• Was available to make appointments outside of office hours, if needed.
  • Did not make students feel nervous during class.

Masters universities scored highest in often or very often showing how to work specific problems, and just barely edged out two-year colleges in “listened carefully” and “my exams were fairly graded.”

There are a number of possible explanations for the weaknesses of research universities and the strengths of two-year colleges. One is class size. The largest classes are found at the research universities where average class size is 53, the smallest at two-year colleges where the average is 21. However, average class size at masters universities is larger than at undergraduate colleges, so class size cannot be the only explanatory variable. Some of the discrepancies between institution types may be explained by student expectations. This is because SAT scores and high school mathematics GPA are highest for research universities, then undergraduate colleges, then masters universities, and lowest for two-year colleges. Better students may have higher expectations of their instructors, or they may be more discouraged by encountering difficulties in this course. The differences may also have something to do with age and thus maturity of the students. The youngest students are at research universities, the oldest at two-year colleges. They also may be related to the relatively large number of instructors at research universities who teach calculus but have little or no interest in teaching this course, as opposed to two-year colleges where the interest is very high (see my November column, MAA Calculus Study: The Instructors). Nevertheless, it is discouraging that students at research universities seem to be getting calculus instruction that has a worse effect on student attitudes than instruction at other types of institutions.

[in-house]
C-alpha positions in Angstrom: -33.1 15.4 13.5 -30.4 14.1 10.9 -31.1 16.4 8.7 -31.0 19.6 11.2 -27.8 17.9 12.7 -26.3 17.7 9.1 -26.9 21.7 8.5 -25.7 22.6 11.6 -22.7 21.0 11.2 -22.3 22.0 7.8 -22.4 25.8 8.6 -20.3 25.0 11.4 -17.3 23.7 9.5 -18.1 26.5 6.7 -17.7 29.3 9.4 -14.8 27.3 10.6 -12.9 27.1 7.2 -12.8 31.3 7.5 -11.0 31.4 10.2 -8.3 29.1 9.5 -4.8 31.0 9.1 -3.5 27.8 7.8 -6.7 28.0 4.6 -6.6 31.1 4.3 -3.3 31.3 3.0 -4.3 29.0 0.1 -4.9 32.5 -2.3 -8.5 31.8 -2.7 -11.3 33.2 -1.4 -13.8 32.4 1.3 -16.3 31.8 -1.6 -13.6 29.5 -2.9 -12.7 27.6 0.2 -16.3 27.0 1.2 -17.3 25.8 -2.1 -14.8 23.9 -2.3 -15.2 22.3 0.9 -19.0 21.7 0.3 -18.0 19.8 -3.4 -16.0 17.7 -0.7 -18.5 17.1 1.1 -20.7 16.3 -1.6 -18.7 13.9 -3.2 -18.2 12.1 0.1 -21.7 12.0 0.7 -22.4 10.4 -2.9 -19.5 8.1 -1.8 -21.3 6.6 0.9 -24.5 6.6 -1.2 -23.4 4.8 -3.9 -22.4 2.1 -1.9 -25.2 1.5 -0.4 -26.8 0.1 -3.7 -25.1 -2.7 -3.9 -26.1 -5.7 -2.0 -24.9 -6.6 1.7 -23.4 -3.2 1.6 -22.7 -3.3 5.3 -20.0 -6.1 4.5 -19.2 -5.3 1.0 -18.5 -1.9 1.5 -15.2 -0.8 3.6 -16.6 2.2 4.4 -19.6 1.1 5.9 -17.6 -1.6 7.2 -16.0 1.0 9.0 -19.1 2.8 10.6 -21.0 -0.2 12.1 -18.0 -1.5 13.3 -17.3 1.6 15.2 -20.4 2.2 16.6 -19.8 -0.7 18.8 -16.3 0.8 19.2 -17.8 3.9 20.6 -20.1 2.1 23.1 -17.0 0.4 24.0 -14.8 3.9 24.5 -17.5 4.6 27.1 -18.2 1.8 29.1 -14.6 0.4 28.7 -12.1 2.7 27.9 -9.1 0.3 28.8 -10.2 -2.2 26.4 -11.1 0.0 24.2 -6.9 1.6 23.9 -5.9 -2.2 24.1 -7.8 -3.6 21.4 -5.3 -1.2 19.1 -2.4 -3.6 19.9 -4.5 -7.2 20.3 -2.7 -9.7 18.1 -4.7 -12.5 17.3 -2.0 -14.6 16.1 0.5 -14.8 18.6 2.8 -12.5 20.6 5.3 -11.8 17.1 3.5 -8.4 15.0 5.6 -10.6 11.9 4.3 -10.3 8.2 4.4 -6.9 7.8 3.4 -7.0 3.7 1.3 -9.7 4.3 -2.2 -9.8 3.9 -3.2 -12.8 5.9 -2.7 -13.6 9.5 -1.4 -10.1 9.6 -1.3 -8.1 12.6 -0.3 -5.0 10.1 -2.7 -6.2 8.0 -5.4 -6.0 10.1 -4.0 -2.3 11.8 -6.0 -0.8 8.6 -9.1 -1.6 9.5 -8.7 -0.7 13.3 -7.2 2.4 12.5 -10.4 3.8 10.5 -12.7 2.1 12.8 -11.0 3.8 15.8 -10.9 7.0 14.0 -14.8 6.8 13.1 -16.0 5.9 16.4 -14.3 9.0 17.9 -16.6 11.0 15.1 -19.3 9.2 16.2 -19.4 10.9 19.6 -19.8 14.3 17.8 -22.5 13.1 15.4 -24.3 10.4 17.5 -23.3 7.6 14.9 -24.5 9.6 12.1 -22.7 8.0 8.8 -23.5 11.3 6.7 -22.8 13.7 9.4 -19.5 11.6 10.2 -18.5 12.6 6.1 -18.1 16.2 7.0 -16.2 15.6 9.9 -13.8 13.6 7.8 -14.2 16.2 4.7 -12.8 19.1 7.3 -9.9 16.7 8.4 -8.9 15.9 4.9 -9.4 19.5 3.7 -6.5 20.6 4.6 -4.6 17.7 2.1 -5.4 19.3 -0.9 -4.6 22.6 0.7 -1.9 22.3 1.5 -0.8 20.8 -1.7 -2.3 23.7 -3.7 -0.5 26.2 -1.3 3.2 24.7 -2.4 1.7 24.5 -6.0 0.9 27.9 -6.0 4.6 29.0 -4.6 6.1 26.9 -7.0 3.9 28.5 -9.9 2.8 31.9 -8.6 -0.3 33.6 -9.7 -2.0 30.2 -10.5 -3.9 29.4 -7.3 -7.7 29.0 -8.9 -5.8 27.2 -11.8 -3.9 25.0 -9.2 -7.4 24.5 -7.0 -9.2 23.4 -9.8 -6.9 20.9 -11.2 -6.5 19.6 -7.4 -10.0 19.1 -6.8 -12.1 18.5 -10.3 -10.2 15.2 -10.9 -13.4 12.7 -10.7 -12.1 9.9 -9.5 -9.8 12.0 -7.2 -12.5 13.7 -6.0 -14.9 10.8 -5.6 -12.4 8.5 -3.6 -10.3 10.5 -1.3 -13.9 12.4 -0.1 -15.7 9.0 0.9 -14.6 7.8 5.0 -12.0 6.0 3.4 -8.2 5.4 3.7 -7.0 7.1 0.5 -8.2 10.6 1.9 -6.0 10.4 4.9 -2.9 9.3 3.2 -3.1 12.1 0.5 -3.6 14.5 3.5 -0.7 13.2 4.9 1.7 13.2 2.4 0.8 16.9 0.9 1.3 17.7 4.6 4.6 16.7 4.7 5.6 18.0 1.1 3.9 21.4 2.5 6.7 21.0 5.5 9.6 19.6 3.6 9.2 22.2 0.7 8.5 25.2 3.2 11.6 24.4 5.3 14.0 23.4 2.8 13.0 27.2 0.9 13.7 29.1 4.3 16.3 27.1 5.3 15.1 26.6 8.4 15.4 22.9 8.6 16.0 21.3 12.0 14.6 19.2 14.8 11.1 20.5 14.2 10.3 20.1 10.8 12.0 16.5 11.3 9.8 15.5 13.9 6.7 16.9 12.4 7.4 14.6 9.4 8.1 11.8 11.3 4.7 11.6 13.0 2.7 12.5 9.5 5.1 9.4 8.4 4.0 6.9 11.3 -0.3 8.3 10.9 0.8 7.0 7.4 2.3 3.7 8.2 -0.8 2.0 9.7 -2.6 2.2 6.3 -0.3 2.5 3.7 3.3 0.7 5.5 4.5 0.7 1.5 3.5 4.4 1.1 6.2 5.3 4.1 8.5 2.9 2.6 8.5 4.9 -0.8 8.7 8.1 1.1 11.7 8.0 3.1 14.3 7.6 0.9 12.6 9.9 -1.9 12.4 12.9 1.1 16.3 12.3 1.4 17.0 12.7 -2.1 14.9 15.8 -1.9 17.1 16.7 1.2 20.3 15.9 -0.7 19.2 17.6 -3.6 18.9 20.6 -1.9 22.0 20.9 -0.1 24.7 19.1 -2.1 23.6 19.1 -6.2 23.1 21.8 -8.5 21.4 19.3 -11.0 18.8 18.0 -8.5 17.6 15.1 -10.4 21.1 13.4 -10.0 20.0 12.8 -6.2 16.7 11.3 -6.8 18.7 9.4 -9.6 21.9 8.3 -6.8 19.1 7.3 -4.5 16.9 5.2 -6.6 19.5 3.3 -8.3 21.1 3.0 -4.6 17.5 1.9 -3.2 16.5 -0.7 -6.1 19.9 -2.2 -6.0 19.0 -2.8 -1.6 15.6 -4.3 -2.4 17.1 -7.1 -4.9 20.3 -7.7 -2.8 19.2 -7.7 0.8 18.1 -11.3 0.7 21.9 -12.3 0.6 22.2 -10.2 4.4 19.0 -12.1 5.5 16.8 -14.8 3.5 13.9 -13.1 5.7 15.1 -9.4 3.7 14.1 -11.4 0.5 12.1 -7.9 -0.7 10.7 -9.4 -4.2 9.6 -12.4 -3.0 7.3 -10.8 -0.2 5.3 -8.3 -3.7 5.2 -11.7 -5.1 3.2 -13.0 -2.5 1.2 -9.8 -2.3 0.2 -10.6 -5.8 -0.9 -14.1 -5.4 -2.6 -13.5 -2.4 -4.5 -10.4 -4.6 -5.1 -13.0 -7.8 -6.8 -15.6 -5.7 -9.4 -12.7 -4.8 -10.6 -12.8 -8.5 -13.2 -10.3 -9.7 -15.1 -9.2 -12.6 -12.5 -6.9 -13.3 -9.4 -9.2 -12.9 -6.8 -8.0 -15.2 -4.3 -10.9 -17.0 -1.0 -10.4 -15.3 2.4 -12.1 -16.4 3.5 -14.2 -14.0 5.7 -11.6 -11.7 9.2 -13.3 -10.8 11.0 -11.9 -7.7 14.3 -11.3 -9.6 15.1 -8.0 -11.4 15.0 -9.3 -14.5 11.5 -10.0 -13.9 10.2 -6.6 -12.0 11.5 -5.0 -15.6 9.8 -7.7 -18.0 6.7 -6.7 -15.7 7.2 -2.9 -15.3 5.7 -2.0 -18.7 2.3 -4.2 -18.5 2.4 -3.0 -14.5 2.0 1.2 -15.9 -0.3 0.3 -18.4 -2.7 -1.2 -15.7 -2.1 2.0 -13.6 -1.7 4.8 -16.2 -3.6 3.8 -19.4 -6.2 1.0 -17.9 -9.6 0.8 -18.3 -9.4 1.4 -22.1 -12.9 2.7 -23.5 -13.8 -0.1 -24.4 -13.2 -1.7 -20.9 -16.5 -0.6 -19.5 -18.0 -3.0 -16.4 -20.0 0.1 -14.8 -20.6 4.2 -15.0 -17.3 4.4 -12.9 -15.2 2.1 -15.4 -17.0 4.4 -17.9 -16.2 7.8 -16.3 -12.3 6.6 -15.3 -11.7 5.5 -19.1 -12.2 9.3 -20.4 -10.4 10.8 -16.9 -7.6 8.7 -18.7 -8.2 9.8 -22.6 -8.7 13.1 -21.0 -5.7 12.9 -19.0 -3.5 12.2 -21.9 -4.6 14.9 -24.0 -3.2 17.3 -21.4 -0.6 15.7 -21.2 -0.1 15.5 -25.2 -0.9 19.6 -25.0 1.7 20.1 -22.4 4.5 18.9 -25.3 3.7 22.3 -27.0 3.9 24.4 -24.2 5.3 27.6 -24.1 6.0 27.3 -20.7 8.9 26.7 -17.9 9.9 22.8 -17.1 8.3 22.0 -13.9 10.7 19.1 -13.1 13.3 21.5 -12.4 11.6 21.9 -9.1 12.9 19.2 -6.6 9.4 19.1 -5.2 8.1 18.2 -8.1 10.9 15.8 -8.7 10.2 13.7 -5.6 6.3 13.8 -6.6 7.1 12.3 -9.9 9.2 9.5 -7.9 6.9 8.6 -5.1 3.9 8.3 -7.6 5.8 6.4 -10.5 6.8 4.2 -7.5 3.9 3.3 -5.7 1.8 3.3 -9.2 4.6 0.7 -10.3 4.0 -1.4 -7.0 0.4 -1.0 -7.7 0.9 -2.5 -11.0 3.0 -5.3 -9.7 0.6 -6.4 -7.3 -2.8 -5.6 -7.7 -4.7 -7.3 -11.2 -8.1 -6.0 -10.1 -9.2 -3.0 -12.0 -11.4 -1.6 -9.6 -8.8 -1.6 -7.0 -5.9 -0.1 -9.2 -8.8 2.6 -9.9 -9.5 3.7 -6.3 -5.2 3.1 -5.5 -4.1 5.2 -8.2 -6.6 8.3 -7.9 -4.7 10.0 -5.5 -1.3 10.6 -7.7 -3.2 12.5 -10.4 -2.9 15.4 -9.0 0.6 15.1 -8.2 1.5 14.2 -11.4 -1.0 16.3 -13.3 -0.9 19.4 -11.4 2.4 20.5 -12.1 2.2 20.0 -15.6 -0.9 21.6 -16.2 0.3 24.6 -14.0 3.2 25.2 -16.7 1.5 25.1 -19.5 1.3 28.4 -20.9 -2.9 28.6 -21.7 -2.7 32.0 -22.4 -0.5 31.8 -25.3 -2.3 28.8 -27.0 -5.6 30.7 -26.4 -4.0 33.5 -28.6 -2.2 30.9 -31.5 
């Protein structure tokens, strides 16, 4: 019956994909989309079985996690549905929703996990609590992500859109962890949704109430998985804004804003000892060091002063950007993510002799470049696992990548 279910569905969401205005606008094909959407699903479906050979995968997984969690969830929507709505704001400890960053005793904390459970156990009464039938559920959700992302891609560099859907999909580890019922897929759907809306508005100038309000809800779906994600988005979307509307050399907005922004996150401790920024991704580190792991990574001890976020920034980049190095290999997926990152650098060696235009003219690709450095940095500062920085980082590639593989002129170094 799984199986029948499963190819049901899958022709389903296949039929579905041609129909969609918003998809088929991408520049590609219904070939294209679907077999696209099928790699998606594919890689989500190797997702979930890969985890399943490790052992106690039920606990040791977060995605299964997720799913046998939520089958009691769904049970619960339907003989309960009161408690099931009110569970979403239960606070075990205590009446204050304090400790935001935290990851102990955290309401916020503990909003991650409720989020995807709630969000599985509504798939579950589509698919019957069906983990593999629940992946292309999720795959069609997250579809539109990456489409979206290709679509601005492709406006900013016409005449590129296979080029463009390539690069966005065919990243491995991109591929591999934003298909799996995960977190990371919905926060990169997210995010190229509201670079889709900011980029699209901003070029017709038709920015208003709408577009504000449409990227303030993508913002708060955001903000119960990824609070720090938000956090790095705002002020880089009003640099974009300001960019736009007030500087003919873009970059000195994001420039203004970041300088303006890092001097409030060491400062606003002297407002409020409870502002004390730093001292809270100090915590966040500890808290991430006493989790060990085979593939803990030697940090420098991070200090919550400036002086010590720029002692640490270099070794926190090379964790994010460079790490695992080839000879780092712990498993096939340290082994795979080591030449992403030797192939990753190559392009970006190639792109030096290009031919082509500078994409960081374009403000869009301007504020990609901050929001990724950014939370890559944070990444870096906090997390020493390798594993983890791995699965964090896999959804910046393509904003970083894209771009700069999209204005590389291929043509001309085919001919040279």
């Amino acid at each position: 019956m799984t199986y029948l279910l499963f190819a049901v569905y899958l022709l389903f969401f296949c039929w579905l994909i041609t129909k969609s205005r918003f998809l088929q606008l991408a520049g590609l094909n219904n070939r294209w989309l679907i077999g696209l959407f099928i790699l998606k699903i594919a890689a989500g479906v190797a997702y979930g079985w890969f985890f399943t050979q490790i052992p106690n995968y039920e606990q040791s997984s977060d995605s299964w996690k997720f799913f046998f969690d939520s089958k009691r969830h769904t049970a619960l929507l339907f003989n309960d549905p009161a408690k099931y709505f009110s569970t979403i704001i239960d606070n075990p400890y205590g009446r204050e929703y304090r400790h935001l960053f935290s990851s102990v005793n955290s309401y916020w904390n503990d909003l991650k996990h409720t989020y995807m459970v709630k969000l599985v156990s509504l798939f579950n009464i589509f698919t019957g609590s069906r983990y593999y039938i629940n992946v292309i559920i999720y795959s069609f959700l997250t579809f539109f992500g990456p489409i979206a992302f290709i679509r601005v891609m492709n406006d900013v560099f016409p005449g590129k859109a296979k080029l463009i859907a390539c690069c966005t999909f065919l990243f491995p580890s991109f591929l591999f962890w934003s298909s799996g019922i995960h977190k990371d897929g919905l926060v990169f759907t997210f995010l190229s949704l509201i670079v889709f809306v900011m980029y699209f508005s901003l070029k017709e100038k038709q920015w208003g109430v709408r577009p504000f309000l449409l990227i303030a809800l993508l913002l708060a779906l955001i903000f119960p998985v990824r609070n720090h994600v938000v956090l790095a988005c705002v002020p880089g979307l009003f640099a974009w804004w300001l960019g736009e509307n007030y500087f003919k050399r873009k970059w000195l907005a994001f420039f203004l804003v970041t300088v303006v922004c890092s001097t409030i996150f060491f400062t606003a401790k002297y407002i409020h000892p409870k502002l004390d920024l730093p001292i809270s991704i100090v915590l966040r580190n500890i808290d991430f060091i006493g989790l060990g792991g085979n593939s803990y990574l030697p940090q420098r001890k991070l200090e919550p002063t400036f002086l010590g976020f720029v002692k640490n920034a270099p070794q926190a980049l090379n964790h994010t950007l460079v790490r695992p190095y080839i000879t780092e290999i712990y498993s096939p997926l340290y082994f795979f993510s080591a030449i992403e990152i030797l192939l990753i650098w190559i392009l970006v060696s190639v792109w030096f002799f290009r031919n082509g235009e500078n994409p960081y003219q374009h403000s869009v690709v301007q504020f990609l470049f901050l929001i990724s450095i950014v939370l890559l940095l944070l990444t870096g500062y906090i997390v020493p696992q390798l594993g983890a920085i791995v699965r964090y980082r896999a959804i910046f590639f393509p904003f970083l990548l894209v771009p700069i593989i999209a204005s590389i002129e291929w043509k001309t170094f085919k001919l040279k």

Figure 1: Instructor Characteristics 1–5.

Figure 2: Instructor Characteristics 6–10.

Figure 3: Instructor Characteristics 11–15.

Figure 4: Instructor Characteristics 16–18.


Figure 5: Instructor Characteristics 19–21.

The MAA national study of calculus, Characteristics of Successful Programs in College Calculus, is funded by NSF grant no. 0910240. The opinions expressed in this column do not necessarily reflect those of the National Science Foundation.